Investment Update – Financials


Investment Update – Financials

Commentary as of October 19, 2020

Several financial institutions, including several large banks, reported earnings last week. Regarding strengths and weaknesses, what is your take on the group?

As an analyst, one of the most important items I try to identify through company/industry analysis is to determine permanent versus transitory events. In my view, margins are going to be semi-permanently impaired as the rates banks can charge borrowers is lower than previous. I believe this trend is likely to continue as the U.S. Federal Reserve (Fed) keeps rates at extremely low levels. Additionally, commercial real estate is going to face headwinds stemming from growing work-from-home trends and the rise in bankruptcies. On the other hand, consumer credit, given the amount of stimulus in the system, will be a comparative bright spot. In banking and trading, Morgan Stanley and Goldman Sachs have done well. Goldman Sachs beat earnings-per-share (EPS) by 75% in the most recent quarter. As a team, we have been positive on Morgan Stanley, Goldman Sachs and Discover based on the points I just mentioned.

On the negative side, Wells Fargo has its own unique challenges, including macroeconomic and regulatory (fake accounts) issues. In my view, regional banks are more reliant on spread income, which has been hampered due to low overall rates. As a result, net income has been pressured.

What are your current thoughts on payment processors and FinTech?

Within the payments and FinTech space, the COVID-19 pandemic has benefitted the space. The pandemic has accelerated a lot of positive trends that were already in place. The acceleration of global commerce and digitalization have benefitted payment-oriented companies. For instance, PayPal and Square have had massive net new active accounts. New customers tend to have relatively low usage rates initially, though as they become accustomed to using the technology, user rates typically rise. This is a great indicator for future revenue growth.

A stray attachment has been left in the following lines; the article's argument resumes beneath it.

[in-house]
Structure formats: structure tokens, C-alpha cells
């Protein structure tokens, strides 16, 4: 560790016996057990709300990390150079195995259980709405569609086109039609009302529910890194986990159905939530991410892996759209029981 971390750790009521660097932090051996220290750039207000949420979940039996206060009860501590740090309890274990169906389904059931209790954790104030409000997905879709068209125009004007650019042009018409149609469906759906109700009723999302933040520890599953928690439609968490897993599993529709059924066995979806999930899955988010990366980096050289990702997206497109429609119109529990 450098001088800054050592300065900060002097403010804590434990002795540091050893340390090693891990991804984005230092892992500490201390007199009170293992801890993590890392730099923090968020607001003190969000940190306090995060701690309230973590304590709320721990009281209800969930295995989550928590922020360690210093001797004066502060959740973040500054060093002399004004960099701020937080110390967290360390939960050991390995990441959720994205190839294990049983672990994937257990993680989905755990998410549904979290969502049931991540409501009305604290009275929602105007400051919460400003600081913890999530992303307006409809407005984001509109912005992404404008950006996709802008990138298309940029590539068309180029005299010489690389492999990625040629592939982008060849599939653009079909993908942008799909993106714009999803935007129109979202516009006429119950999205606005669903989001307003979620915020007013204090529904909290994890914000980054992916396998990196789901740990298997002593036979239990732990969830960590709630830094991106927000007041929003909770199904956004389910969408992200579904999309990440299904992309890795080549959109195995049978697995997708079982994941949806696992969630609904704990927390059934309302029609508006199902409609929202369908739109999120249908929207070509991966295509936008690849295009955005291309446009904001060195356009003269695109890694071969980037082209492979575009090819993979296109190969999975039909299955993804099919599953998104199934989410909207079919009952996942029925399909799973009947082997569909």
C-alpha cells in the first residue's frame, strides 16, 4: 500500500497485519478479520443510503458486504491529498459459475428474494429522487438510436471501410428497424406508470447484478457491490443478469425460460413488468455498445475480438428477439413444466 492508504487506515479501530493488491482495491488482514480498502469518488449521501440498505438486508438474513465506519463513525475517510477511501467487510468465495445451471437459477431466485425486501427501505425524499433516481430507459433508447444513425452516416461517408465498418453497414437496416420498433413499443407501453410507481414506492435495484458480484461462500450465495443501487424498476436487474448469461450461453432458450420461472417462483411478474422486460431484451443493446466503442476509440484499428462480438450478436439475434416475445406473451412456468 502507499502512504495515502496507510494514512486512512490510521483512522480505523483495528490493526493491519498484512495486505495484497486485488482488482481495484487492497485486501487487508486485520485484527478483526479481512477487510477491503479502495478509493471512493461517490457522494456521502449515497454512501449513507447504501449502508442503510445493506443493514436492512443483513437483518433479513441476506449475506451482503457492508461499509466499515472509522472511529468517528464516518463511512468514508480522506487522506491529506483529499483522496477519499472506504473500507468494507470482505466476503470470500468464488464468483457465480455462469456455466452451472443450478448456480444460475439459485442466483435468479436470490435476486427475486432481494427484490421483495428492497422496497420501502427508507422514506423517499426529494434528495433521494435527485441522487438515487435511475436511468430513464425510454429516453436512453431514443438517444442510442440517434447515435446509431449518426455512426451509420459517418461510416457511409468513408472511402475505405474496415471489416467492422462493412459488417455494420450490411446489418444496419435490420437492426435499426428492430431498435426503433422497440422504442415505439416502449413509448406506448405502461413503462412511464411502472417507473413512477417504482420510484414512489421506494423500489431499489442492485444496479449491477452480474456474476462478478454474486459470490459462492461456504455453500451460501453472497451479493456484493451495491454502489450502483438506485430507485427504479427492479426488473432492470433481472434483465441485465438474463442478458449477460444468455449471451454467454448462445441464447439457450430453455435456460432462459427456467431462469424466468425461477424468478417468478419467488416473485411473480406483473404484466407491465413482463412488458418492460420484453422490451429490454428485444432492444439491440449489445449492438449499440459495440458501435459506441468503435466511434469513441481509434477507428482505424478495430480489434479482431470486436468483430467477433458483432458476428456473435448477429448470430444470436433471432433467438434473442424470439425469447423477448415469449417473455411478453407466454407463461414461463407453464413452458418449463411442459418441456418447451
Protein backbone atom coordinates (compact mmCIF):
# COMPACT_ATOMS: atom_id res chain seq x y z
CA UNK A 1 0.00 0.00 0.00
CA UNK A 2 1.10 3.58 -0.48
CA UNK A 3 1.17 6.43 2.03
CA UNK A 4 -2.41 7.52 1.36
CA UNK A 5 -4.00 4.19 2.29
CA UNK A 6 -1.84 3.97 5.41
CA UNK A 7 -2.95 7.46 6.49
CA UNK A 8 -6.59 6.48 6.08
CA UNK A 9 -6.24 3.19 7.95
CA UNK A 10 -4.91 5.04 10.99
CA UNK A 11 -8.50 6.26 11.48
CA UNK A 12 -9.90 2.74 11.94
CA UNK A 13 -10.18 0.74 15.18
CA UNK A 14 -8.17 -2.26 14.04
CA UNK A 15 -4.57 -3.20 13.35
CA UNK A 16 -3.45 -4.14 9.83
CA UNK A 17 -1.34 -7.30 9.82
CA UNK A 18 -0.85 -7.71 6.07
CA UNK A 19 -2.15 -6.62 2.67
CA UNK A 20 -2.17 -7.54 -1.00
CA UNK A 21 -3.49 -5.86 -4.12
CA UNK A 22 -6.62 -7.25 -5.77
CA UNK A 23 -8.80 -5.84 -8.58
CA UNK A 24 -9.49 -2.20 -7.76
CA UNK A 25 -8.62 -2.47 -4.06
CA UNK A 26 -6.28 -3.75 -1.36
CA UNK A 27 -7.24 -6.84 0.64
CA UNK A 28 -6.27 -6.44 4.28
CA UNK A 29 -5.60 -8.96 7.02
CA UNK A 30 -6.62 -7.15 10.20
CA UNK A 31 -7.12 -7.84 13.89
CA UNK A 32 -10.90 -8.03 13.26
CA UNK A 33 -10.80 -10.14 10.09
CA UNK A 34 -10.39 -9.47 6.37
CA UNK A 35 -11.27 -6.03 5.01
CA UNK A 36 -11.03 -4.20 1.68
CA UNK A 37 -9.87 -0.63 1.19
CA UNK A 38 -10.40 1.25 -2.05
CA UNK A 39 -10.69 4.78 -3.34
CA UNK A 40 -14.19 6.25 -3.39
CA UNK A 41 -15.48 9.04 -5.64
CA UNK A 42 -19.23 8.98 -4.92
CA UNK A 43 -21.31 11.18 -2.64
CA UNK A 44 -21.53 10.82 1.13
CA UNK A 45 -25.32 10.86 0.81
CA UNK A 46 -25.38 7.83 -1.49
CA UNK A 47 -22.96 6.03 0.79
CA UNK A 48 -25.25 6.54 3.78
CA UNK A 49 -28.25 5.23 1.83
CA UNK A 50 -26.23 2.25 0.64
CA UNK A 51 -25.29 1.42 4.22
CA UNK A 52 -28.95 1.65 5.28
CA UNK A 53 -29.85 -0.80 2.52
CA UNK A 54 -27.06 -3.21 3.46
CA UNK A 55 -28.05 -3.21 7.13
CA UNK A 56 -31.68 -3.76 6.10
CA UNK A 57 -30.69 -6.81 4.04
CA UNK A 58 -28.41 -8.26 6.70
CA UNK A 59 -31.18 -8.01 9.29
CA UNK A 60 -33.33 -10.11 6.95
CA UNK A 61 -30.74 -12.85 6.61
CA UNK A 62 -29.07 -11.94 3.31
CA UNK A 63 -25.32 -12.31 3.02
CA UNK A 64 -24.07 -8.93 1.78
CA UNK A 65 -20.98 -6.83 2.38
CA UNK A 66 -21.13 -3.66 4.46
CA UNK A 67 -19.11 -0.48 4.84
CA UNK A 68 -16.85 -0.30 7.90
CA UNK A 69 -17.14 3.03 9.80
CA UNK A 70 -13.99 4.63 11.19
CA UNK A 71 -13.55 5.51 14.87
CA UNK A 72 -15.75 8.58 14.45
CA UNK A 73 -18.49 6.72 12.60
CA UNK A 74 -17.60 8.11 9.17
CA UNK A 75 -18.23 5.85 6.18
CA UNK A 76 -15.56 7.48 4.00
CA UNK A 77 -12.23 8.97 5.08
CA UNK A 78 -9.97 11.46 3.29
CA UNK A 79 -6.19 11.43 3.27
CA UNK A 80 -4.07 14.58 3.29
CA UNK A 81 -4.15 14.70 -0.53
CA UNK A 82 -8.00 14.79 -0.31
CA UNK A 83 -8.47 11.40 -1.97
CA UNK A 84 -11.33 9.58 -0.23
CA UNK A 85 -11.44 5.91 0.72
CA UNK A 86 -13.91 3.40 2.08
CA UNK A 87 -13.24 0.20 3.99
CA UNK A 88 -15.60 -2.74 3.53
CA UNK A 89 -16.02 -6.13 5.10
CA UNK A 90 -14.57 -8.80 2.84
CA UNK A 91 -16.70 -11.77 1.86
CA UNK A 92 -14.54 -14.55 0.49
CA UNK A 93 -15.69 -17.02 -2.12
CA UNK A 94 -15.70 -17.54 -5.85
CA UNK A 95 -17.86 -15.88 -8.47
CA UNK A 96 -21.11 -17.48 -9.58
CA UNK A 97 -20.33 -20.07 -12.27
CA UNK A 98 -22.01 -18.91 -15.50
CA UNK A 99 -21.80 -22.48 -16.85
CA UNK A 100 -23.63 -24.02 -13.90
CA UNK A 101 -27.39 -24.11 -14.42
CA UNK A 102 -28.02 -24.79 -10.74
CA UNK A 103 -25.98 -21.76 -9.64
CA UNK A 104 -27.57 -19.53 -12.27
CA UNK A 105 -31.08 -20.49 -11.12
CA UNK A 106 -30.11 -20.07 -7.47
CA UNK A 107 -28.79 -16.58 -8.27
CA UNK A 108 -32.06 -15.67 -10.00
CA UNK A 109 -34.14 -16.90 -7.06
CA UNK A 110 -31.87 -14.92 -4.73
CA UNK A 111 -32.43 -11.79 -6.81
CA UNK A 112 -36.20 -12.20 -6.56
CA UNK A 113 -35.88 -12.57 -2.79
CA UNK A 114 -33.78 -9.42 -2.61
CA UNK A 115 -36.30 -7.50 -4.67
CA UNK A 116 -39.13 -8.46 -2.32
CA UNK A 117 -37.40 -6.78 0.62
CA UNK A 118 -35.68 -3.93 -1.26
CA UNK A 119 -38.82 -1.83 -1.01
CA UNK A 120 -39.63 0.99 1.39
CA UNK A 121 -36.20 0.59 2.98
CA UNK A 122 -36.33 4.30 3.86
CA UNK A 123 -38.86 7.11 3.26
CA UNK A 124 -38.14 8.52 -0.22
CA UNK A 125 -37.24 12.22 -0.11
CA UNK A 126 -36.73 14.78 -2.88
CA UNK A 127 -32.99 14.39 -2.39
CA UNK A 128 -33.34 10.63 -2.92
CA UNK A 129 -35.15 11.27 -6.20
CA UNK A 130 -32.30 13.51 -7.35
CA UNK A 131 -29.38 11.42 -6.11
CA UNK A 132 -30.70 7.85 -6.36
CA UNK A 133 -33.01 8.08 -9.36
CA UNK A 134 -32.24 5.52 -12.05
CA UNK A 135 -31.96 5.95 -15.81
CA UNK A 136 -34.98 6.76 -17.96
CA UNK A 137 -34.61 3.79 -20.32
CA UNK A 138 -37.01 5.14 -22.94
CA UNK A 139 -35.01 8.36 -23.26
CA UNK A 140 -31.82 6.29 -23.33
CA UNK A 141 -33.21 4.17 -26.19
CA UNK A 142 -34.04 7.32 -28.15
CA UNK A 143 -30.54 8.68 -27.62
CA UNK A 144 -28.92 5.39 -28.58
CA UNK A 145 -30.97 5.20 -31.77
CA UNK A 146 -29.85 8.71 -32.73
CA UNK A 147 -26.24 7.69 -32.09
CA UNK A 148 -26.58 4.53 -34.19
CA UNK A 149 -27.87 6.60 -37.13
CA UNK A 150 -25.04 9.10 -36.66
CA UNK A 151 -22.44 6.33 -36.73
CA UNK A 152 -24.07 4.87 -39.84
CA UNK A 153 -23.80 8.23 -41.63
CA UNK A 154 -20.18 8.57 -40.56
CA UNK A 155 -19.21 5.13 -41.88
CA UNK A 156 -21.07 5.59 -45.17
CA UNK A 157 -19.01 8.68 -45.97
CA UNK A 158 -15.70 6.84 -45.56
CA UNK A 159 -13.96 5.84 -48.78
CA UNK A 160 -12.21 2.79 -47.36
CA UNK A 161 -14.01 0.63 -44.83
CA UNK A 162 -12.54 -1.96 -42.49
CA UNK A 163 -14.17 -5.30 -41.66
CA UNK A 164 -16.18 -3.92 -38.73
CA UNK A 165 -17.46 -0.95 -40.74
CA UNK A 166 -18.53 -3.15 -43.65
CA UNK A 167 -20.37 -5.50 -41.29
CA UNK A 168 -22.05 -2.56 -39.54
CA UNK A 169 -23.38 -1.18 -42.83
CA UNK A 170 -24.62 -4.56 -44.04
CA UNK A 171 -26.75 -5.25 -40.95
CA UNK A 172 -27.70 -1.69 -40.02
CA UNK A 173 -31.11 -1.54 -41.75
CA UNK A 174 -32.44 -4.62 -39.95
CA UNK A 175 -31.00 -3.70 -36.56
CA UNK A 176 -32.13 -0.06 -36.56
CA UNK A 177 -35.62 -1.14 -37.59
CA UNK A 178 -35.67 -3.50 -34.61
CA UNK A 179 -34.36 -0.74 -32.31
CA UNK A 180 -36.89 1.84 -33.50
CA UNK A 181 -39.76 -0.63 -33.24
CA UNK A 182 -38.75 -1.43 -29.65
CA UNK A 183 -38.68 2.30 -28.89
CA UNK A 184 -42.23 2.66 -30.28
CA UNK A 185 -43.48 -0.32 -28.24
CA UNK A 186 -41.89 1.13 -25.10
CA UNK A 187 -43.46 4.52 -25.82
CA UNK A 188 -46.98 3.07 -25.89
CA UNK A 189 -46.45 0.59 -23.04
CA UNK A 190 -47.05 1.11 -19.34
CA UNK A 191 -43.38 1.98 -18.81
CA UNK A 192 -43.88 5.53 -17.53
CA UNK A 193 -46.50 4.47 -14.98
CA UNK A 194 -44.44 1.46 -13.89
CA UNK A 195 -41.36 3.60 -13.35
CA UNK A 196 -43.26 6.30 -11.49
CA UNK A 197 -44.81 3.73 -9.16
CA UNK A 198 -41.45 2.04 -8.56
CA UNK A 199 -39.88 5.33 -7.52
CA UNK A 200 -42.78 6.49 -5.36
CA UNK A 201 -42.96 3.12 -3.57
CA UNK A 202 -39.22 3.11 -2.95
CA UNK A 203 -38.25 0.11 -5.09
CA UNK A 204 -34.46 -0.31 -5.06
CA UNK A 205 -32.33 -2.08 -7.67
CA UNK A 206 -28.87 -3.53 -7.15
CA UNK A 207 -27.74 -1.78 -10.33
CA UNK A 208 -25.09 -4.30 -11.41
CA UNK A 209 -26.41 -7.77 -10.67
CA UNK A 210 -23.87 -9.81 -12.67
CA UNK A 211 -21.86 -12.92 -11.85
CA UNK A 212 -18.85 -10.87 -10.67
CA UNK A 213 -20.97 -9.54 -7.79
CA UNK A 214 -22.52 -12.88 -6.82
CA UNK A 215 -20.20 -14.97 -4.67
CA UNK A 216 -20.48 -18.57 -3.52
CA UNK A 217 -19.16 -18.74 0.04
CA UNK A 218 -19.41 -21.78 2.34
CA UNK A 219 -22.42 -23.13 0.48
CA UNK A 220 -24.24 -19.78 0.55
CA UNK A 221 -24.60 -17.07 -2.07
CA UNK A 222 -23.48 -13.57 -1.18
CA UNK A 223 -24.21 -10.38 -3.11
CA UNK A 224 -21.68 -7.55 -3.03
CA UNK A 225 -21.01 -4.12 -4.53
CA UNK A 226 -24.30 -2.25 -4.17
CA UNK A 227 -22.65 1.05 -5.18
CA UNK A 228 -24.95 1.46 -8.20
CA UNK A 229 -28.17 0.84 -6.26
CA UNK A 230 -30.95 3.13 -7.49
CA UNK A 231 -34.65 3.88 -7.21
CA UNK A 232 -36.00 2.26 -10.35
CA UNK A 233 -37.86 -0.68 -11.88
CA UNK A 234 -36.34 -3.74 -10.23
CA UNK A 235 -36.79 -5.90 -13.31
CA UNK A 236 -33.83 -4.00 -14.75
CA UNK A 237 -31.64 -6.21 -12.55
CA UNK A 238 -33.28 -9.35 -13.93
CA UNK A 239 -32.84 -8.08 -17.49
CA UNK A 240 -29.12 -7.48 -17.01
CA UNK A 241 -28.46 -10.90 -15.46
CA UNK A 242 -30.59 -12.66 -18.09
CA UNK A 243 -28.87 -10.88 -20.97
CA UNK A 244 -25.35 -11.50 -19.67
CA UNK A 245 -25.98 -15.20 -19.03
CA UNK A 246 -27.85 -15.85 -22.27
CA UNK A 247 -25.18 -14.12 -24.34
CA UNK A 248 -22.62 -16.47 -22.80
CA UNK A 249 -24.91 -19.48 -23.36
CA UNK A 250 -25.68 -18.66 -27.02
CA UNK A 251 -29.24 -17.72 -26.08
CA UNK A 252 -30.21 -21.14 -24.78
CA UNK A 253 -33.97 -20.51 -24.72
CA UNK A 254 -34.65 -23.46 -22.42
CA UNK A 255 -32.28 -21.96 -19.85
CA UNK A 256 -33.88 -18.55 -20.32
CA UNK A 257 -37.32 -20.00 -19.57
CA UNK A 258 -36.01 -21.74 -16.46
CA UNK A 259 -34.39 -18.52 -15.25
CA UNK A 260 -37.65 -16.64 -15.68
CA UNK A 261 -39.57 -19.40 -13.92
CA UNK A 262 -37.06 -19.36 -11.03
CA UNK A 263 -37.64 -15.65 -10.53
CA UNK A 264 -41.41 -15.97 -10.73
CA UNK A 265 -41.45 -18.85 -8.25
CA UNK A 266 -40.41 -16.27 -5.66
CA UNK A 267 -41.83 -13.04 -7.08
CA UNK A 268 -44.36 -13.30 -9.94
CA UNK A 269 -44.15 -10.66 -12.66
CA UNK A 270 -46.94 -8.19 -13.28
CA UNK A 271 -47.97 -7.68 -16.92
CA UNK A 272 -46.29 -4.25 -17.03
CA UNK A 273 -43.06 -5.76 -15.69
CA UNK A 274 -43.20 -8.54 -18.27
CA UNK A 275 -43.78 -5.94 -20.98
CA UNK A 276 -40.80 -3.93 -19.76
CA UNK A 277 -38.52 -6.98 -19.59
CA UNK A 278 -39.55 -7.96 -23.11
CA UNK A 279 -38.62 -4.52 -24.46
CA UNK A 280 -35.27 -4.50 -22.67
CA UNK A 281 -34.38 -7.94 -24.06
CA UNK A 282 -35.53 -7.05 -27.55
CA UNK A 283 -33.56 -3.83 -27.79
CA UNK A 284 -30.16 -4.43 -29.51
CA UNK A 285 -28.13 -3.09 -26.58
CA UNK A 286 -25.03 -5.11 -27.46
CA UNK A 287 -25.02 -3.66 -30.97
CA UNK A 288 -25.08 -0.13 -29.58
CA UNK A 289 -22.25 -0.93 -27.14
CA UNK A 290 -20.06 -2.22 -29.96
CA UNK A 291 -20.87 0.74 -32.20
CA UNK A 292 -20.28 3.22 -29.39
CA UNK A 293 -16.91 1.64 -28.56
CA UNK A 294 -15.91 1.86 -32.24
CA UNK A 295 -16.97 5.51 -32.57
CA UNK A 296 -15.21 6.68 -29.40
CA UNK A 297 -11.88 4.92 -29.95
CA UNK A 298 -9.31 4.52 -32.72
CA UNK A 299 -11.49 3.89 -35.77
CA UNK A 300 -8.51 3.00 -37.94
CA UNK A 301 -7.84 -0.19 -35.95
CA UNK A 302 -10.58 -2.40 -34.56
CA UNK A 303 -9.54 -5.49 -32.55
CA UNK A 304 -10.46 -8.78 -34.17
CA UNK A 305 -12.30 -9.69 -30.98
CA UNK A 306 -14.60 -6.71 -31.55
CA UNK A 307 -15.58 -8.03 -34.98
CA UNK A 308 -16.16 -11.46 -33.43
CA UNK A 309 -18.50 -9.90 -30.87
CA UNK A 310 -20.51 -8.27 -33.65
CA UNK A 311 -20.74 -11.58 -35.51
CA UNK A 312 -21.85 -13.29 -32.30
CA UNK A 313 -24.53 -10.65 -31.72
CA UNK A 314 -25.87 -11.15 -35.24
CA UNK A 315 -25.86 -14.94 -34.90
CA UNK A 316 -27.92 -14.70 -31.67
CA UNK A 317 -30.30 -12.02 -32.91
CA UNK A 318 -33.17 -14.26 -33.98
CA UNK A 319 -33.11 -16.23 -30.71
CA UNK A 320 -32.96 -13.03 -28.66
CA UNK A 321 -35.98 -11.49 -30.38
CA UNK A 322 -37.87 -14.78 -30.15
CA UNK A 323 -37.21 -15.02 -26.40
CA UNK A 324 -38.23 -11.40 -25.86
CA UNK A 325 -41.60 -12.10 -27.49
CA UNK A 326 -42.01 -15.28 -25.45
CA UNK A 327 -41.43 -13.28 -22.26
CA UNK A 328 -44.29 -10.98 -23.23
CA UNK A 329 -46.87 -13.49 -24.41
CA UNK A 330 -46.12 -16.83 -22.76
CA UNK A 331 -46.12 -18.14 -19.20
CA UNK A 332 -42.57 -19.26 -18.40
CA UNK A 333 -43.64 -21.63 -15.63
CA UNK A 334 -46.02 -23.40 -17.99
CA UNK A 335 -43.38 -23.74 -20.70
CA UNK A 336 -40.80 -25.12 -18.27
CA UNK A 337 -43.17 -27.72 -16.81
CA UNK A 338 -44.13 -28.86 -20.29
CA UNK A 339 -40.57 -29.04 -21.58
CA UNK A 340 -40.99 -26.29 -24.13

Growth in e-commerce started out of necessity during the early stages of COVID-19 – grocery stores come to mind. Over the last few months, those habits have been fairly persistent. It is relatively easy, safe and fast to shop online, thus new habits are forming.

Both Visa and MasterCard witnessed headwinds from the decrease in travel expenditures. Cross-border transactions have been much weaker, which is a higher-yield transaction. That said, their remaining business has benefitted from the acceleration of cash to card.

Do you think these consumer trends will continue?

I expect the e-commerce and mobile trends to be persistent. Even among traditional retailers, they realized they needed or benefitted from an omni-channel solution (online, in-store, hybrid pick up). Holistically across the commerce universe, we expect these trends to continue. Within consumer credit, the more stimulus available and the longer it can last, may allow individuals to stay afloat until they are able to go back to work. While it can feel short term in nature, it may have lasting long-term impacts on the financial positions of banks and consumer lenders.


The opinions expressed in this commentary are those of Ivy Investment Management Company and are not meant as investment advice or to predict or project the future performance of any investment product. The opinions are current through Oct. 19, 2020, are subject to change at any time based on market and other current conditions, and no forecasts can be guaranteed. It should not be assumed that investments made by any Ivy Investment product will match the suggested performance or character of the investments discussed in this commentary. Investors may experience materially different results. This commentary is being provided as a general source of information and is not intended as a recommendation to purchase, sell, or hold any specific security or to engage in any investment strategy. Any securities discussed herein are presented in a fair and balanced manner and were chosen based on objective, non-performance-based criteria, and securities discussed may or may not be held now, or in the future, by any Ivy Investment product. Investment decisions should always be made based on an investor’s specific objectives, financial needs, risk tolerance and time horizon.

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